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By Doug Deane

August 8, 2013 (San Diego’s East County) – As you know, I was the Chairperson for the Grossmont Union High School District’s 2011 Boundary Study, and I appeared as a witness before the Grand Jury's Education Committee on 11/14/12.  I am disappointed by many aspects of the GUHSD's July 25th response to the Grand Jury's report, and as the Boundary Committee Chair, I believe that I have a responsibility to clarify some misstatements and errors in the GUHSD Response to that report.

In the first paragraph of page 3 of the GUHSD response, the district says, "Opening an additional high school will increase the estimated districtwide operating costs by an initial $1.3M, growing to $1.9M per year.  Assuming the new school would attract new students to the district not otherwise already attending other district schools, this cost could be partially offset by additional revenue from these new students.  If this were to occur, the net cost increase to the district could potentially be slightly less than $1M per year."

I'd like your readers to know that this argument by the GUHSD is made with the benefit of a number of inaccuracies, misstatements, and a questionable cost analysis:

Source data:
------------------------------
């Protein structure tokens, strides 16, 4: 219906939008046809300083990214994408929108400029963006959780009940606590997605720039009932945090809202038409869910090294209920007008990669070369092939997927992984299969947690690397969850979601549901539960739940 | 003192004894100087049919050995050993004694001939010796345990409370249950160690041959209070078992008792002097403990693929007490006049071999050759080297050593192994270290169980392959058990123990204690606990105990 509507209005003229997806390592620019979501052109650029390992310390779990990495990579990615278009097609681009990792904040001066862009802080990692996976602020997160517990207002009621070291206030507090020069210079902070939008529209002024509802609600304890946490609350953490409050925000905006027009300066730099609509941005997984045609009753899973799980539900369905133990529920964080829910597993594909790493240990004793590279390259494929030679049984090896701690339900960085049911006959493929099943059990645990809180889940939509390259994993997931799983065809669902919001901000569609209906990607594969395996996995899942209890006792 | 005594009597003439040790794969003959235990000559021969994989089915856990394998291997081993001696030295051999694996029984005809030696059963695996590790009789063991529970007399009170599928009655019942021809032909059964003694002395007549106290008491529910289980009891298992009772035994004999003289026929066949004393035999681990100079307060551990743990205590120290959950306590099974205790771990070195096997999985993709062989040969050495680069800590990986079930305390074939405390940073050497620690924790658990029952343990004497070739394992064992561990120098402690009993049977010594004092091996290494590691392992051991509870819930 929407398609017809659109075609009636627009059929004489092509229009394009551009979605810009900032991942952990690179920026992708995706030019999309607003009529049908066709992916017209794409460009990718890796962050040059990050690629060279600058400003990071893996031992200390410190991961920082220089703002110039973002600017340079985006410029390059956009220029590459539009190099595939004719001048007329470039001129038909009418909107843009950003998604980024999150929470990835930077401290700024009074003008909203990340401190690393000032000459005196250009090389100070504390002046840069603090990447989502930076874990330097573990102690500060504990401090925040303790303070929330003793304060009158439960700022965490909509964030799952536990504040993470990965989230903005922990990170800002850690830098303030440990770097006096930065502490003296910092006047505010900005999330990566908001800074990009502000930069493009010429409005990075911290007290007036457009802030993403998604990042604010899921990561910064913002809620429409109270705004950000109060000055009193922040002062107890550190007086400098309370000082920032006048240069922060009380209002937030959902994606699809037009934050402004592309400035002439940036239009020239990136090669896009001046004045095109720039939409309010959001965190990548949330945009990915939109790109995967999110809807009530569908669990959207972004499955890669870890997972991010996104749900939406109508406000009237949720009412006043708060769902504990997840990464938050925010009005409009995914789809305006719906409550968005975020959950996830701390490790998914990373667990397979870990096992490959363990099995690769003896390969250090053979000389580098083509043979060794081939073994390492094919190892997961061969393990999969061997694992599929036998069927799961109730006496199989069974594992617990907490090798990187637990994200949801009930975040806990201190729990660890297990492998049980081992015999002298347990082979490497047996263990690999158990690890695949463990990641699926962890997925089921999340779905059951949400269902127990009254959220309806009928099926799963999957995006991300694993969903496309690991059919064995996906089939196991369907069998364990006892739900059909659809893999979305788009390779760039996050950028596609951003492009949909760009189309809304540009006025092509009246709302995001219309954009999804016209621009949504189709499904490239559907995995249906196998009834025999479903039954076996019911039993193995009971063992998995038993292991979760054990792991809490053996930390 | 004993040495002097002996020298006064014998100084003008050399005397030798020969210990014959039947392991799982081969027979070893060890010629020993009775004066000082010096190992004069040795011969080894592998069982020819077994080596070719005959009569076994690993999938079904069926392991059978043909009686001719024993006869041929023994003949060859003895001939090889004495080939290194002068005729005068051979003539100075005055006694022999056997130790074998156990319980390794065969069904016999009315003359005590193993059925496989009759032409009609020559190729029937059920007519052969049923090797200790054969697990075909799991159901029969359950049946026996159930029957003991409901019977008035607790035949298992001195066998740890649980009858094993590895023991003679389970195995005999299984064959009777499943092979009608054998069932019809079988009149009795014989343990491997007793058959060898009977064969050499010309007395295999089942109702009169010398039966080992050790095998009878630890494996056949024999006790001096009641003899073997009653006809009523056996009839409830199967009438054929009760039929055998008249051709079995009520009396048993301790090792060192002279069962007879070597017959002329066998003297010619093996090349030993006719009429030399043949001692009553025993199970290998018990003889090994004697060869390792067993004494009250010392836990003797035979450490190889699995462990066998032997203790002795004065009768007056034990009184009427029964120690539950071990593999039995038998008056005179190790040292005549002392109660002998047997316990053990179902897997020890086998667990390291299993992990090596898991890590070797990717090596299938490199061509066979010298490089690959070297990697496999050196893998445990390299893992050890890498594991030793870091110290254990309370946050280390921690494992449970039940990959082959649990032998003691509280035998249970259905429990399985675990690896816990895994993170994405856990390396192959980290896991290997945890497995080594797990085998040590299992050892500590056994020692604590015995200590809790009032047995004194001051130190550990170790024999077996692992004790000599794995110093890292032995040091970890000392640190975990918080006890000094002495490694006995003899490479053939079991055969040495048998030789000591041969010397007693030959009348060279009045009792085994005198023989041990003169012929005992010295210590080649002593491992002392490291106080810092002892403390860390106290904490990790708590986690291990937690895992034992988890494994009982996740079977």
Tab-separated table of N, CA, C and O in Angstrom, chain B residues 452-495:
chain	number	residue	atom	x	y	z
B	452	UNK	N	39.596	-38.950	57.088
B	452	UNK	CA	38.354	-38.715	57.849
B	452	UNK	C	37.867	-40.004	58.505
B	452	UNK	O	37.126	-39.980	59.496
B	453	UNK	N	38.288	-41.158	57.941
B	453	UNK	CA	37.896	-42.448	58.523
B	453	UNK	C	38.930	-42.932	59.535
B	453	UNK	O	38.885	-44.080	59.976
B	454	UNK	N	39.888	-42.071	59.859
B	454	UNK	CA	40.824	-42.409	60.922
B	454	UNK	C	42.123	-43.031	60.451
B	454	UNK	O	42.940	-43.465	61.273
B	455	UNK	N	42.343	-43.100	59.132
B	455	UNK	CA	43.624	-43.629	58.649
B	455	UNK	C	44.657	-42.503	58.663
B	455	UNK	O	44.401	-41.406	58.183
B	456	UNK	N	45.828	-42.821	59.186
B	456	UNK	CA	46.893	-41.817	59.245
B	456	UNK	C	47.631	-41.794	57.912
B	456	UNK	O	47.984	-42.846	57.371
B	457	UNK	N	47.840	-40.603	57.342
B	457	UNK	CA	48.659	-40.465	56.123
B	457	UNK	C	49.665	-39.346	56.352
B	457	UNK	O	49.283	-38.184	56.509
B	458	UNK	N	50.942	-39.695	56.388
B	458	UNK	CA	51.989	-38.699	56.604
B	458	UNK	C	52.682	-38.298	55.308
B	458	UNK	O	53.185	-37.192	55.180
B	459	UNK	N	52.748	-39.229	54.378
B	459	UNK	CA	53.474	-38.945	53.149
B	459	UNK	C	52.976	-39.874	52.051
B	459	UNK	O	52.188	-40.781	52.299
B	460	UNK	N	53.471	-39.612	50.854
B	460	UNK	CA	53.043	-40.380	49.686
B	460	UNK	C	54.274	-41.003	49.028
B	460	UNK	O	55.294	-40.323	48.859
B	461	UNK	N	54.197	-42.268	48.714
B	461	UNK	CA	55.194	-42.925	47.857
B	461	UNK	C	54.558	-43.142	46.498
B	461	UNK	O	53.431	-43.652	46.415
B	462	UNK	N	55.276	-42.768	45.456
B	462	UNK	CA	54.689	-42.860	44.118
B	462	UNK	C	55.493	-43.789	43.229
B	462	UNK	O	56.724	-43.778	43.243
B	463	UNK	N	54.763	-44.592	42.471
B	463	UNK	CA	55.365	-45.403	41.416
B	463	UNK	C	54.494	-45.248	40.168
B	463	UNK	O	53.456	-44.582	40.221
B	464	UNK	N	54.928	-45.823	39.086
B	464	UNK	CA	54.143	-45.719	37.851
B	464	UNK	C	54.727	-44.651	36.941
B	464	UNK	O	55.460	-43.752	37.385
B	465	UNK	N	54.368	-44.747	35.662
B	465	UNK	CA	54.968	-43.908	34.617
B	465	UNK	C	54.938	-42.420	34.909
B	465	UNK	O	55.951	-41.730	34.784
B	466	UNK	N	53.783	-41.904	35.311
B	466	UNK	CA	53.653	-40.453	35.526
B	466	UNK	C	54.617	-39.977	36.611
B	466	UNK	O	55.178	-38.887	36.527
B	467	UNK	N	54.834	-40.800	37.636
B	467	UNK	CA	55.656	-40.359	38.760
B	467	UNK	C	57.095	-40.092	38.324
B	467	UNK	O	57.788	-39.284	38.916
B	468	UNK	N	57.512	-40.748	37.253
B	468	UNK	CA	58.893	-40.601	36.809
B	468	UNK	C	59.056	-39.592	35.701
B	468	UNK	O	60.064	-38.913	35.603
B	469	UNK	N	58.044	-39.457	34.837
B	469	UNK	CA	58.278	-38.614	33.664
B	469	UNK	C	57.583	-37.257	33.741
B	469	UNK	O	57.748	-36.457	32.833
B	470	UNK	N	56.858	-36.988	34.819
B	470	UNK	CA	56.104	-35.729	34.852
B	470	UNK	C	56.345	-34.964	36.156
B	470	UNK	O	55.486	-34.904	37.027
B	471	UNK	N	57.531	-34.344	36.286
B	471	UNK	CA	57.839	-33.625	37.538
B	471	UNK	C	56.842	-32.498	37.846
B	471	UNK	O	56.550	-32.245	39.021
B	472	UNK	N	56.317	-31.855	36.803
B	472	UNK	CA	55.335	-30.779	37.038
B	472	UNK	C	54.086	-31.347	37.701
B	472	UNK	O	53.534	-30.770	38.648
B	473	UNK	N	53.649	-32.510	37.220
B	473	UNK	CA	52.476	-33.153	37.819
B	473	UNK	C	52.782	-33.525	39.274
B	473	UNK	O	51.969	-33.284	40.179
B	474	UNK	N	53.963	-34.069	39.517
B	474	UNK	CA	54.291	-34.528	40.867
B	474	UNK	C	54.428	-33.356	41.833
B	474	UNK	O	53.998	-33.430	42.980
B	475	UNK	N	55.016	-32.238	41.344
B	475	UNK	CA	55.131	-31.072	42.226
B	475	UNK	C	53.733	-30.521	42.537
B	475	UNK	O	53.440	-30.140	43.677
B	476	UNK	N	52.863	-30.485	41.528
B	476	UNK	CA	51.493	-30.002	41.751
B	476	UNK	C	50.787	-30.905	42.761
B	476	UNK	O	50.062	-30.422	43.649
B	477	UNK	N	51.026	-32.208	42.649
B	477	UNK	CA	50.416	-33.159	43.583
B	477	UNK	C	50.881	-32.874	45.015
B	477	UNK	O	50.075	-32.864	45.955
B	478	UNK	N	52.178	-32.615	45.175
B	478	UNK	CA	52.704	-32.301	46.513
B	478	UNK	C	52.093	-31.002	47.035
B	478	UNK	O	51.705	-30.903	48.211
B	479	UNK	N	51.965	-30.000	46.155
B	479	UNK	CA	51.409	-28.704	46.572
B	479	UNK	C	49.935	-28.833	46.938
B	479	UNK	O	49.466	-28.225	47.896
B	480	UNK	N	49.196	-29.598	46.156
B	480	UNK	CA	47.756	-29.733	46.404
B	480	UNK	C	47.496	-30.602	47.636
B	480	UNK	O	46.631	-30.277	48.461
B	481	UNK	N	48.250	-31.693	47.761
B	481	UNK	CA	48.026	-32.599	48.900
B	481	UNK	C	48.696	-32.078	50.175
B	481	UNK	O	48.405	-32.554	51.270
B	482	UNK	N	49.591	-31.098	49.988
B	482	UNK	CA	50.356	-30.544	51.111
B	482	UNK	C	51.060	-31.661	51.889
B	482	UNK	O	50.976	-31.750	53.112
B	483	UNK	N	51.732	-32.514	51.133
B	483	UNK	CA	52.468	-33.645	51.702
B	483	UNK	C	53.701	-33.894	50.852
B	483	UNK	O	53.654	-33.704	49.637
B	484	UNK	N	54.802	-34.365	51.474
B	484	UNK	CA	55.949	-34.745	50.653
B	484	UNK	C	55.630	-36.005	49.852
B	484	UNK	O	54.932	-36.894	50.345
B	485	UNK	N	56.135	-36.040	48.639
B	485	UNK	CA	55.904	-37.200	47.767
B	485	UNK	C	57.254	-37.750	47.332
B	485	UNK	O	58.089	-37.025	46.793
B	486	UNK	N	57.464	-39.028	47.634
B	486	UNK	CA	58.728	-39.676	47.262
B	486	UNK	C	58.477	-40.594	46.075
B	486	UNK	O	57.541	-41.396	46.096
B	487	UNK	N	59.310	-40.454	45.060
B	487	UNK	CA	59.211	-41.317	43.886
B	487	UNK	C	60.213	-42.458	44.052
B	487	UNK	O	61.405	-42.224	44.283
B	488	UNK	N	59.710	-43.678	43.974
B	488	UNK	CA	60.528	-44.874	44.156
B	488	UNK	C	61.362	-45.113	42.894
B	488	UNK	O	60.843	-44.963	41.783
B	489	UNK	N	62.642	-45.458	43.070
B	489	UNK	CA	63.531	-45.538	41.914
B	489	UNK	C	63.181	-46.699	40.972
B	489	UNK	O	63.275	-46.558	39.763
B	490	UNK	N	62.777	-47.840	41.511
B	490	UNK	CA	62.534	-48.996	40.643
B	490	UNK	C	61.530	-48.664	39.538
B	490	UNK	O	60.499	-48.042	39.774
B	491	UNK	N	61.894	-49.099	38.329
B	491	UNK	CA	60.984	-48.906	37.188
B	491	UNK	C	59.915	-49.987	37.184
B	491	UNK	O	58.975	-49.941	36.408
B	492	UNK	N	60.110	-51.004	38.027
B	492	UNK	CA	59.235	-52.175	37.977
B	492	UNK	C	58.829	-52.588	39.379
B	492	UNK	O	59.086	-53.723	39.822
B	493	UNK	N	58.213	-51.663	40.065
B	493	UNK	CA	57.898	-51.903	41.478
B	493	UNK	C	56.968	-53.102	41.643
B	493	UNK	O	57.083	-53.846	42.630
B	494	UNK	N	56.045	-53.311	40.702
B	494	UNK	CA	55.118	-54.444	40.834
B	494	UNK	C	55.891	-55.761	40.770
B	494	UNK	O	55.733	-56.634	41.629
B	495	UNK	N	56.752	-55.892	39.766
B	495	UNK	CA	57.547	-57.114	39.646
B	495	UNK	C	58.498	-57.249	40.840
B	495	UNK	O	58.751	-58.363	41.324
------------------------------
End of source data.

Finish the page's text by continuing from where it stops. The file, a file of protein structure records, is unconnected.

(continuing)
The analysis of additional operating costs was undertaken by Deputy Superintendent Scott Patterson and his staff, and it was done without transparency.  The Deputy Superintendent has been asked to produce the details for that analysis, and he reluctantly produced a top level breakdown of those costs, showing that they were generated using overconservative assumptions and neglecting real-world cost benefits that would be realized as the new high school came online.  For instance, the activation of the high school would cause middle school students to be diverted from both Steele Canyon and Granite Hills High Schools.  The Granite Hills students would cause a significant decrease in the attendance of Granite Hills (likely around 400 students in year 3 of a ramp-up of an 800 student high school in Alpine), and this is where the overconservatism comes in. Patterson makes the claim that additional district operating costs are $1.3M-$1.9M per year, but that doesn't taken into account the fact that operating costs DECREASE at Granite Hills, because less staff are needed for less students, assuming the student-to-teacher ratio stays the same at that school.  Patterson's analysis ignores that fact, and although there ARE additional operating costs incurred by the district in the form of maintenance and administrative staff, the overall district increase is likely nowhere near the range that Patterson has suggested.  Very simply, his analysis has not recognized that there are lower operating costs at Granite Hills caused by fewer Alpine area students attending.  When asked about this in the past, Patterson has replied that any savings would be "negligible" which is not supported by the facts, unless the GUHSD grossly mismanages the transition.